Zacchaeus wanted to see Jesus. Jesus wanted to save Zacchaeus. The correlation between these two is hidden in our English translations of the text. Luke uses the same verb to describe their mission—Zacchaeus sought
to see Jesus and Jesus came to seek
and save the lost (Luke 19:2, 10). This language brackets the theological significance of the Zacchaeus story.
Text: Luke 19:1-10
The component parts of the story, so familiar to Bible students from their childhood, give the seeking language their significance.
• Zacchaeus is not only a tax collector, but he supervises other tax collectors (he is the chief, or “ruling” (archi-), tax collector.
• Zacchaeus is wealthy and probably gained this wealth in questionable ways—he at least gained his wealth through complicity with the pagan Roman oppressors.
• Zacchaeus is regarded by his neighbors as a “sinner” and thus excluded from the community of the righteous (and his name is a shortened form of Zechariah which means “righteous one”).
• Zacchaeus is an outsider to the children of Abraham—politically, religiously, socially.
But he wants (seeks) to see Jesus. He goes to embarrassing lengths to fulfill his desire. He runs ahead of the crowd—he is determined and eager. Imagine a short, wealthy and politically-connected man climbing a tree to see this prophet passing through Jericho. It is a humorous picture and has been the subject of jokes for almost 2000 years. Do you think he tried to hide himself behind the evergreen branches of that small sycamore tree? Perhaps he was spotted—and mocked—by others.
But he wants (seeks) to see Jesus. No doubt he has heard about Jesus, but what he has heard? Perhaps he heard that Jesus was a friend of tax collectors; maybe even that one of his disciples was a former tax collector himself. It seems obvious that Luke wants us to hear this story in the context of Jesus previous ministry. As readers, we know Jesus is Zacchaeus’ friend, but Zacchaeus is uncertain.
Jesus wants (seeks) to see (save) Zacchaeus. Indeed, he must go to his house today. He initiates contact. He offers the invitation—though it is a self-invite to Zacchaeus’ home. Jesus crosses the boundary that shocks everyone else. He will gladly enjoy the hospitality of a sinner because his mission is to “seek and to save the lost.” It is the nature of his ministry to cross boundaries—it is demanded by his identity and his mission. This is who Jesus is.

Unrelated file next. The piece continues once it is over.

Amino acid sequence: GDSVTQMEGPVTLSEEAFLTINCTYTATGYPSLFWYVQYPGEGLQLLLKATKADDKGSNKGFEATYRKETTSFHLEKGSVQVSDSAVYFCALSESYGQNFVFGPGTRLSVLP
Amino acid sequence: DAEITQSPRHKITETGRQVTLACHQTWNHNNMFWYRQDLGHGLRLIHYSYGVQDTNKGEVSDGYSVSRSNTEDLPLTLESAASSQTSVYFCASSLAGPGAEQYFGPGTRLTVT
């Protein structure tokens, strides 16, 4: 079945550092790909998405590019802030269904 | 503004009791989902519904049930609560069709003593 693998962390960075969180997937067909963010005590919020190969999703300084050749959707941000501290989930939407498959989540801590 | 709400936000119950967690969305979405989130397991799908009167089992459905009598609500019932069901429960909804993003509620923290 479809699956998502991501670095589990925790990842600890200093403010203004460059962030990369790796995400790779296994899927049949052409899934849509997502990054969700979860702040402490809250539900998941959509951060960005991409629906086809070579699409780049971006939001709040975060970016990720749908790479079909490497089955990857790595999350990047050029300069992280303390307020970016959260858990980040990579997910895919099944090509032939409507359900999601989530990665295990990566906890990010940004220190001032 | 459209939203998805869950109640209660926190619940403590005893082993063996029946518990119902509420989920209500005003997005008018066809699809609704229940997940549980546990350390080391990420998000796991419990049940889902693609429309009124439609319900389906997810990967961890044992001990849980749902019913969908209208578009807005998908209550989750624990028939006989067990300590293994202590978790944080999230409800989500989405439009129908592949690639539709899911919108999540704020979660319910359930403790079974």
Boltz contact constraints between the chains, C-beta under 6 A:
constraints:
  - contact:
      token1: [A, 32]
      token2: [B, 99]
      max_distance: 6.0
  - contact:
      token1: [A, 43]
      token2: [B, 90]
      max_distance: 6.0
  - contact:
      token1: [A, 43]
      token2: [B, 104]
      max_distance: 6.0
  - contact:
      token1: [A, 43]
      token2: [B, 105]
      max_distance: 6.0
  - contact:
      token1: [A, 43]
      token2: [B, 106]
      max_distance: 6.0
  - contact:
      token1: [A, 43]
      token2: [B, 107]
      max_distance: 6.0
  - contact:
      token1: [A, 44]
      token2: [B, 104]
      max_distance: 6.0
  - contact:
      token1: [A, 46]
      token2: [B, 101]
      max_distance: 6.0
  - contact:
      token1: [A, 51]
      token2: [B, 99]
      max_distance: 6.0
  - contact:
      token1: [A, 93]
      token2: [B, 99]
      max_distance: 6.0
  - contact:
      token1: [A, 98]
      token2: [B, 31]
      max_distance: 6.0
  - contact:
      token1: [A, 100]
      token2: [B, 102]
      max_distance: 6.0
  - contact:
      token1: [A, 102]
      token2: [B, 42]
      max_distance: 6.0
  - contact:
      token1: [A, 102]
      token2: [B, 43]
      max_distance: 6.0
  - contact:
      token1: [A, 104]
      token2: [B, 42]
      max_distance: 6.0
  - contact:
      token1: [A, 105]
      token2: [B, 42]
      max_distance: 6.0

Others, however, “see” something else. Zacchaeus sees the grace of Jesus. Jesus sees the need of Zacchaeus. But the crowd (not just the leaders) “see” something different. They are scandalized by Jesus’ self-invitation. They want to distance themselves from this act of grace. Zacchaeus is undeserving; he is a “sinner.” The crowd that crowded the streets to “see” Jesus did not know him and what they “saw” appalled them. They were shocked by what they saw when they actually expected something else.
Do we really want to “see” Jesus? To see Jesus is to be transformed, changed. To see Jesus is to repent and act in penitent ways. It means that we regard our wealth as secondary to the experience of eating with Jesus. It means we share our wealth with the poor. It means we make amends to those we have wronged or offended. It means we eat with those whom we would otherwise avoid. It means we become seekers of others—especially outsiders—just as Jesus sought out Zacchaeus. To “see” Jesus is to become Jesus and to act graciously toward those others would reject.
This changed is highlighted in the text, though hidden by the NIV. Indeed, Luke uses a form of the verb “to see” to highlight it. “Behold,” Luke writes, when he introduces Zacchaeus in verse 2, and then “Behold,” Zacchaeus announces, in verse 8 when the penitent sinner declares his commitment to discipleship. “Behold the sinner” and “Behold the change” is the effect of Luke’s language.
Do we really want to “be Jesus” in the world? Do we really want to change and experience the discomfort of discipleship? Perhaps we are too comfortable with who we are and where we are. To follow Jesus and to be Jesus makes radical demands upon us. Some are not willing to follow (“the rich young ruler,” for example). But Zacchaeus is willing because he sees his own faults and hears the grace in the invitation of Jesus.
Do we really want to “see” Jesus? To see him is to see our own failures, but to see him is also to experience his grace. If we truly “see” Jesus, then we hear the gracious invitation to follow him, embrace his mission to outsiders in the world, and embody his identity in our own lives. Our vision of Jesus becomes our vision for meaningful life.